Hey there FixMeFans and StartMeStars! We’re back for another edition of our weekly roundup, where we give you the latest updates in the world of cybersecurity. This week has us focusing on more COVID-19 scams, how hackers are now targeting the Zoom application, and how groups are trying to scam people through delivery services.
It seems like a lot of cyber criminals are trying to put their skills to use recently, as scams and fraud have risen dramatically since the initial onset of the coronavirus. Each week it seems something new has taken place, and this week doesn’t seem to be any different.
Recently, the US Department of Justice (DOJ) has been shutting down sites which claimed to be selling COVID-19 vaccine kits. While the DOJ states that there are no legitimate COVID-19 vaccines available, it is still important to check your sources before diving into a scam like this. You’d expect news of a vaccine to be quite big, so any sites indicating that they’ve managed to find one are most likely fraudulent.
To make matters worse, the World Health Organization (WHO) has recently been targeted in a hack, reports say. WHO is the UN agency responsible for monitoring international public health, and they have since become highly involved in the recent events surrounding the coronavirus.
Though the hackers were not successful in their attempt, it’s still concerning that cyber criminals are now targeting health organizations. Most likely, criminals are hoping to gain access to valuable information to hold for ransom – luckily they weren’t able to access any.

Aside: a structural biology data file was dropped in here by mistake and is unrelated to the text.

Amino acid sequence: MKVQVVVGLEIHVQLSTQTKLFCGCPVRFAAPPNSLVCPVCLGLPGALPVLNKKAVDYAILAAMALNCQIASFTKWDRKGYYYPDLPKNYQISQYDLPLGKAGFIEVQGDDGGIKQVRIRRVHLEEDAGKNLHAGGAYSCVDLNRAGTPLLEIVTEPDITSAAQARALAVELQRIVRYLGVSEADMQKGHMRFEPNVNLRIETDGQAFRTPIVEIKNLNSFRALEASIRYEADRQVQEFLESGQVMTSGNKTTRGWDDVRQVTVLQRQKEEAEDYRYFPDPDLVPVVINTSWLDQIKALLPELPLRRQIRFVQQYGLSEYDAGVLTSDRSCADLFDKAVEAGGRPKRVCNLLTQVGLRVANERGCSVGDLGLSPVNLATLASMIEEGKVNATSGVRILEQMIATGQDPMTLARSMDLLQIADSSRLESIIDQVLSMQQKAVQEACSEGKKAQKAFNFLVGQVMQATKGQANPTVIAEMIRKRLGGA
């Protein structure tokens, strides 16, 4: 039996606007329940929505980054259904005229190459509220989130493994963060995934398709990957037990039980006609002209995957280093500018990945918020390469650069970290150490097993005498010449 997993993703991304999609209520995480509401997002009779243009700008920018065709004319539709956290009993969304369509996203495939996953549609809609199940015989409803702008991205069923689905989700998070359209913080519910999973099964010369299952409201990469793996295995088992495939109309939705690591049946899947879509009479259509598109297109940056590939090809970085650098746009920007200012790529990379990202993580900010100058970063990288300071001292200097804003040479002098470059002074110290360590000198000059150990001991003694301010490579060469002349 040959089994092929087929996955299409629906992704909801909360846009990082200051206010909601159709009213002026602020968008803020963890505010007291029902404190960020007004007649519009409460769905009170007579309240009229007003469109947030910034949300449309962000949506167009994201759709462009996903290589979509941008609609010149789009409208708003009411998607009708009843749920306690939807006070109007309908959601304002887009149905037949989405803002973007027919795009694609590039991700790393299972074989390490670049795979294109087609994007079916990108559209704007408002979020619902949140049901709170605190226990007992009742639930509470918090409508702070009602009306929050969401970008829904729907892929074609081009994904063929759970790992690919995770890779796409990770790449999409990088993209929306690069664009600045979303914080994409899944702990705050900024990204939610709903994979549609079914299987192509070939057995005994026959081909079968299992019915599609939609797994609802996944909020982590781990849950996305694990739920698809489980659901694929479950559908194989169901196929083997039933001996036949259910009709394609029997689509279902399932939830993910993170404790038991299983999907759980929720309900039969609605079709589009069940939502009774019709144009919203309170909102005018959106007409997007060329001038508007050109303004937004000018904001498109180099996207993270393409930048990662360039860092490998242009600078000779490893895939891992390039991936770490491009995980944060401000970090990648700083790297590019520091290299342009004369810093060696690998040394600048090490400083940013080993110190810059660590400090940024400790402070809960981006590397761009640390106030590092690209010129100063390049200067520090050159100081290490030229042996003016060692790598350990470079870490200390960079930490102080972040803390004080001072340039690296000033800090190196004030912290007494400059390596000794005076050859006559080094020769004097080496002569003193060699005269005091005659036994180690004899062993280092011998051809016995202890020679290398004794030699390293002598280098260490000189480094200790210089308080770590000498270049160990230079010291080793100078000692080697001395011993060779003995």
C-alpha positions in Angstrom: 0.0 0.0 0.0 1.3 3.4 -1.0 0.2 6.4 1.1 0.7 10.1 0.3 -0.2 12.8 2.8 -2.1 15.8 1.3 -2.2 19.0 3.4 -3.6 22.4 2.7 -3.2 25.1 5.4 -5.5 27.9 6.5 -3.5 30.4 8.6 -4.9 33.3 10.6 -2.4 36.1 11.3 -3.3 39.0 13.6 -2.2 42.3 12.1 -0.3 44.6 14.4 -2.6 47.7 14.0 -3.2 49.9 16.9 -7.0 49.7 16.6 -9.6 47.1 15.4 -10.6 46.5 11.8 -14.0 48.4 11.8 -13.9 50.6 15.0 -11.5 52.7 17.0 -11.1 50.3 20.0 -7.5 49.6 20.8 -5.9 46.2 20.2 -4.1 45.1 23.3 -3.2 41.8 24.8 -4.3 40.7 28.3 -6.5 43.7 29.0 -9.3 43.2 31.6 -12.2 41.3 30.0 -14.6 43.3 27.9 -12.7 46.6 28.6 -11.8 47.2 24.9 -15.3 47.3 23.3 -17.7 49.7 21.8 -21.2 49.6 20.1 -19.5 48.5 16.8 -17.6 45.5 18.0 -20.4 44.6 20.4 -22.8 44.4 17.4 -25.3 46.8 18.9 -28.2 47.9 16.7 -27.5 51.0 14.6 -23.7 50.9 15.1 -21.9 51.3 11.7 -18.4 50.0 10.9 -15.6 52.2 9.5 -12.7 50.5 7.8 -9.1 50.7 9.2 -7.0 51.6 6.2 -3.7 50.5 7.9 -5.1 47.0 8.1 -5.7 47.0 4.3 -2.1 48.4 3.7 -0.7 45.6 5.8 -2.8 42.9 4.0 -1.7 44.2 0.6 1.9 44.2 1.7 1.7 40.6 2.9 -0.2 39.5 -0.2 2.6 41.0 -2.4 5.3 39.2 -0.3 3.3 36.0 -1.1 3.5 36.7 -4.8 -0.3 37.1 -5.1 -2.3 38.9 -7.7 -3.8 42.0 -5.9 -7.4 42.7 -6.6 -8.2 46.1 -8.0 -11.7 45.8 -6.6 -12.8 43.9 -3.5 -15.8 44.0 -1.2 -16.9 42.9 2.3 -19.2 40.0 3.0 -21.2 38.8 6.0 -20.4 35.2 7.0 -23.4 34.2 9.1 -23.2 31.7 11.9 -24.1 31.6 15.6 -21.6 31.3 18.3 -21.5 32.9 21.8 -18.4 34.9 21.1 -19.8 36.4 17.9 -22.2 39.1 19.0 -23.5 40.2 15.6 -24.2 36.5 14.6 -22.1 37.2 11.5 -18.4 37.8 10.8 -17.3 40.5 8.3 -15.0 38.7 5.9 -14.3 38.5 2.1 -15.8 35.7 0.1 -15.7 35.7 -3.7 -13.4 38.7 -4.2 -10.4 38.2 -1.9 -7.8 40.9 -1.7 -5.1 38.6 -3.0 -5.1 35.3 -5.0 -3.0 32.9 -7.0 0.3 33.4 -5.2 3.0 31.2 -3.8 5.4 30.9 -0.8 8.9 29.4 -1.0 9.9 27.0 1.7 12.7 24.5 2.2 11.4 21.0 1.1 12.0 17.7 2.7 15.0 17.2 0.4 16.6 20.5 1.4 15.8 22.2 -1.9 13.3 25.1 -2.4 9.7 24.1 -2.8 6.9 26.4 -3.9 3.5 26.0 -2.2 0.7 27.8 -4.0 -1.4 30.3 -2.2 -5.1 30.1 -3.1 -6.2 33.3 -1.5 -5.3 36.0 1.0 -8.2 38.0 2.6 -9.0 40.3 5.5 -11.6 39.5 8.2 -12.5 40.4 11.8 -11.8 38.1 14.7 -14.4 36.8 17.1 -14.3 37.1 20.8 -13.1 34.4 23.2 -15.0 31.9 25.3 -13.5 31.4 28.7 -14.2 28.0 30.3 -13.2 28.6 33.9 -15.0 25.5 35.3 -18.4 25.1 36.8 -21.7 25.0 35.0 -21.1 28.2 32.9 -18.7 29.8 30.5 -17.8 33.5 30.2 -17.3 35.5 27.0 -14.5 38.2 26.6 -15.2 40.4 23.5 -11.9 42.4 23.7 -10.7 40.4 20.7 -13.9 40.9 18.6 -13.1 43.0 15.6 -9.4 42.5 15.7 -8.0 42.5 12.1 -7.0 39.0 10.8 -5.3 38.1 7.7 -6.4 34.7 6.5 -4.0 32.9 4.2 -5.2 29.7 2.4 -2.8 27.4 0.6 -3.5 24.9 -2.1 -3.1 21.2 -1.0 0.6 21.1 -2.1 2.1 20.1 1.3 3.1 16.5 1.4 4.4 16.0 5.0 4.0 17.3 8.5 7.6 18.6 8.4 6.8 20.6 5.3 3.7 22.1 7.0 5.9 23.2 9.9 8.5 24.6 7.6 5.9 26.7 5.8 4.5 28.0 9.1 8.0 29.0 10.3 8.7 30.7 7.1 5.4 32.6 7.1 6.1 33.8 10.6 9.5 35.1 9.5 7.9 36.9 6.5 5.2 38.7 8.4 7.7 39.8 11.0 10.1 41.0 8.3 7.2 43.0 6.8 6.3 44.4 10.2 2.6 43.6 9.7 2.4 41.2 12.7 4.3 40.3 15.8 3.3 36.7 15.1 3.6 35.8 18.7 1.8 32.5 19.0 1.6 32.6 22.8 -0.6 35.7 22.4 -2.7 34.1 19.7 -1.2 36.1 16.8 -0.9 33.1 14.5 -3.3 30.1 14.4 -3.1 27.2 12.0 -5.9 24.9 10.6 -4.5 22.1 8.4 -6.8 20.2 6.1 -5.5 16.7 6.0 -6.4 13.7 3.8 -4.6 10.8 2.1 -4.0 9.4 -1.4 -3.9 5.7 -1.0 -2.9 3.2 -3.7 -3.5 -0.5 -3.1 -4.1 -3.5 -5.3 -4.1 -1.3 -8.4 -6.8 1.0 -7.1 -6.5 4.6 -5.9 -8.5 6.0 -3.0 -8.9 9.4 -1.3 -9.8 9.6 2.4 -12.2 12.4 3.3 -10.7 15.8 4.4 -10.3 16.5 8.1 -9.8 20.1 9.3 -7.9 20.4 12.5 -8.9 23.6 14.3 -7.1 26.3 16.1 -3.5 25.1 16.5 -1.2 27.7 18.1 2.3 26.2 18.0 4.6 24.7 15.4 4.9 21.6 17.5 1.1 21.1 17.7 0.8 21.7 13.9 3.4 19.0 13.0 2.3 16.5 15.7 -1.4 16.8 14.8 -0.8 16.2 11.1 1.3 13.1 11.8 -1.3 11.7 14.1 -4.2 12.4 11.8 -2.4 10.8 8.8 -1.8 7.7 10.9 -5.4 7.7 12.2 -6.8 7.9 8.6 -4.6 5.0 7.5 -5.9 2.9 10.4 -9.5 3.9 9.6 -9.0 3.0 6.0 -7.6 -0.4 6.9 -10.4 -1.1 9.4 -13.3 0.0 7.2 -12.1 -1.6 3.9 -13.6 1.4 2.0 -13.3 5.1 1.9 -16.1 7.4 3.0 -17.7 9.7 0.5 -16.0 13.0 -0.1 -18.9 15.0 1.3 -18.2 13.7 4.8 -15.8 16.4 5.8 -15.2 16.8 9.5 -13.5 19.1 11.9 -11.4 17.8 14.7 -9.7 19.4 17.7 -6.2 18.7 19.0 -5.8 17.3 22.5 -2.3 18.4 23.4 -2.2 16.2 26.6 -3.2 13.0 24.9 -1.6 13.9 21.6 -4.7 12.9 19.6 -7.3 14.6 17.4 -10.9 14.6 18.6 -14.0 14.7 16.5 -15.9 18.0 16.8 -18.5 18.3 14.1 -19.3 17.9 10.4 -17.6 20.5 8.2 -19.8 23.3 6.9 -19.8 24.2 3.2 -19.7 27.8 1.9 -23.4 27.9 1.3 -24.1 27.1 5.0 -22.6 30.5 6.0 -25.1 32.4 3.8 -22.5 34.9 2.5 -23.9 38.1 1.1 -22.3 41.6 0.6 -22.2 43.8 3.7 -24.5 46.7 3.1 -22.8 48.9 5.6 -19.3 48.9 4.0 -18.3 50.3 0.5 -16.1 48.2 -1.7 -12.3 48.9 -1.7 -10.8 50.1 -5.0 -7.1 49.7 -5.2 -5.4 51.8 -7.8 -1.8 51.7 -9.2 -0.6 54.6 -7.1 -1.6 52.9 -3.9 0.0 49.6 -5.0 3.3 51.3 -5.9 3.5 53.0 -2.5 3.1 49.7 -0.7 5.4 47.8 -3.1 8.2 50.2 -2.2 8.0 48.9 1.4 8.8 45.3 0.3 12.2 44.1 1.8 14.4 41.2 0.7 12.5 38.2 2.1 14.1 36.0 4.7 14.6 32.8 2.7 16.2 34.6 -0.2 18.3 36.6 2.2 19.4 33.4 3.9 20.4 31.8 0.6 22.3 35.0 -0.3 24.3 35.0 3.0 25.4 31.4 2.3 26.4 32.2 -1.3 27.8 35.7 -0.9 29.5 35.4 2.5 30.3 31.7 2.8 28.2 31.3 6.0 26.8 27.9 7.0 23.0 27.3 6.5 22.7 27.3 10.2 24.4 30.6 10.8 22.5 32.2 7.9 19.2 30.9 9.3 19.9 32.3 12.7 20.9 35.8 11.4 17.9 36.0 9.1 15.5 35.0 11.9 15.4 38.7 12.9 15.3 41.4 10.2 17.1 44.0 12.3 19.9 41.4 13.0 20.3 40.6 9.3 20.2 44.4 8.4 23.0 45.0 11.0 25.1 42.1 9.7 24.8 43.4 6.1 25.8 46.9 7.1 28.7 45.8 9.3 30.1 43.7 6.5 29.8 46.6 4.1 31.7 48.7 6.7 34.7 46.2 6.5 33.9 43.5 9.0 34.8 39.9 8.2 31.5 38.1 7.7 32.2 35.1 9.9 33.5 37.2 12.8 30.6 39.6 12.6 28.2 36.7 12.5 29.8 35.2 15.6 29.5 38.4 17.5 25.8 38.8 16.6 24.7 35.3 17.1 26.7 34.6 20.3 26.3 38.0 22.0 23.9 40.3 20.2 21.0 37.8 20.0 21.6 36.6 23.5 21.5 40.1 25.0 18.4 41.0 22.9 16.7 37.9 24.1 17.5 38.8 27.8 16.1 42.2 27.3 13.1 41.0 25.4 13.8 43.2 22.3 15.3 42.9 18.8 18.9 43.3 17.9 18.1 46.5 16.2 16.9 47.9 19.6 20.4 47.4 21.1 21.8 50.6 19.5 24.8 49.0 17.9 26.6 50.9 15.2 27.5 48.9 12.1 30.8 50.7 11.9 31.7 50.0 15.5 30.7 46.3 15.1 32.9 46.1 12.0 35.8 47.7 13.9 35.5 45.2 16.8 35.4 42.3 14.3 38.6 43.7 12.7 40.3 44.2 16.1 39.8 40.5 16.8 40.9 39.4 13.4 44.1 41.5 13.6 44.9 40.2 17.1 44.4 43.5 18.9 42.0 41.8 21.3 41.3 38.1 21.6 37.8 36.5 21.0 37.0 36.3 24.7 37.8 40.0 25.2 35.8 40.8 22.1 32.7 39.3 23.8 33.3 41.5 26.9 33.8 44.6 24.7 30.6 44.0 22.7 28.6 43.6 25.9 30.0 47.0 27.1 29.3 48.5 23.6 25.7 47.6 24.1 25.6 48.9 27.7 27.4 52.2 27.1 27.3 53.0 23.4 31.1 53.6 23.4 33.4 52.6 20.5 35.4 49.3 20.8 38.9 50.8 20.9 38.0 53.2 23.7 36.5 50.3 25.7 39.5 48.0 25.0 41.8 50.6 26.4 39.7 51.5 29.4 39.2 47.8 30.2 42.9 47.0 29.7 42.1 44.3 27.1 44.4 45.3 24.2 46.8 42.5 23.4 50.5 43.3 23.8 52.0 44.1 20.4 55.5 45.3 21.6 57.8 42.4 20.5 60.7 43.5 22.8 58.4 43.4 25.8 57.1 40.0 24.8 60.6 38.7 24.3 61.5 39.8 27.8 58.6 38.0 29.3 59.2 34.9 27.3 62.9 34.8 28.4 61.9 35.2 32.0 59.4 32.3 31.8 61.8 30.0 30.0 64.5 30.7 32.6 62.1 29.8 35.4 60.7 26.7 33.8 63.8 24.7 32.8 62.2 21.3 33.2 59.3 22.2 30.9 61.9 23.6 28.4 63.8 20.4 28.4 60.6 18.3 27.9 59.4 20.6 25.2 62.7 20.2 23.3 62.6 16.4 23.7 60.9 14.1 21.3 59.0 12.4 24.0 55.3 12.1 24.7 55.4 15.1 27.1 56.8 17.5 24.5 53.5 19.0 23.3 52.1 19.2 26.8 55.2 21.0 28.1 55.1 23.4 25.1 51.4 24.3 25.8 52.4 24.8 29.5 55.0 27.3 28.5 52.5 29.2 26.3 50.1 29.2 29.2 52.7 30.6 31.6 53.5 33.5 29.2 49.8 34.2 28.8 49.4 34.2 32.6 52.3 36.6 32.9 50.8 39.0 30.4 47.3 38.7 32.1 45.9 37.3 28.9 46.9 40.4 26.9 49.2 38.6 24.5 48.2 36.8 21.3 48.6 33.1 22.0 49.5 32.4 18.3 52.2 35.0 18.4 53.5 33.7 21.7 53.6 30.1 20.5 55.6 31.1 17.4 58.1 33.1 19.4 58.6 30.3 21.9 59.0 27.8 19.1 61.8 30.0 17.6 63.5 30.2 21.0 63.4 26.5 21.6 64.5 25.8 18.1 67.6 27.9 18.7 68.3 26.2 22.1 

You can read more on the situation here.
Last week we reported on Zoombombing, in which strangers will join people’s Zoom chats and troll with graphic material. Now it seems like other groups are trying to take advantage of the rise in Zoom usage, by tricking people into downloading fake and malicious “Zoom” software.
Individuals seem to be registering fake “Zoom” domains containing prompts for downloading fake “Zoom” applications, which are often downloads loaded with malware. Over 17 000 new “Zoom” domains have been registered since the initial start of the COVID-19 pandemic.
It seems with many people now working from home, scammers are truly trying to capitalize as much as they can, as they continue to find new ways to deceive and exploit anyone they can.
With that being said, it’s especially important now to exercise internet safety, as hackers and scammers are doing all they can to exploit you.
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Many countries across the world are urging their residents to stay home as much as possible and keep their outings to a minimum. This has caused many people to begin stockpiling groceries, or even making use of delivery services so they can minimize the amount of time spent outside.
Scammers have taken note of this, and have recently begun to text numbers regarding unpaid delivery fees. These texts are often riddled with links containing malware and phishing scams, and are geared for stealing private information and credit card details.
The texts will look like a simple message concerning delivery fees, containing a link which users can follow to pay the modest amount owed. However, this link only leads to a fraudulent site, urging users to input information which will then be stolen by the scammers.
In this case, especially with scams at an all time high, we recommend to be extra cautious. Even when receiving messages from familiar names, make sure not to open any links directly from your phone. Do some back research beforehand, and never enter your personal information until you’ve verified the website you’re on.
That’s it for this week, folks! As we’ve stressed before, now is the time to exercise some extra caution with your online activity. Whether it be adding an extra layer of protection with a new antivirus, or even running your FixMeStick twice as much, be sure that you’re staying on top of all the viruses, both cyber and biological.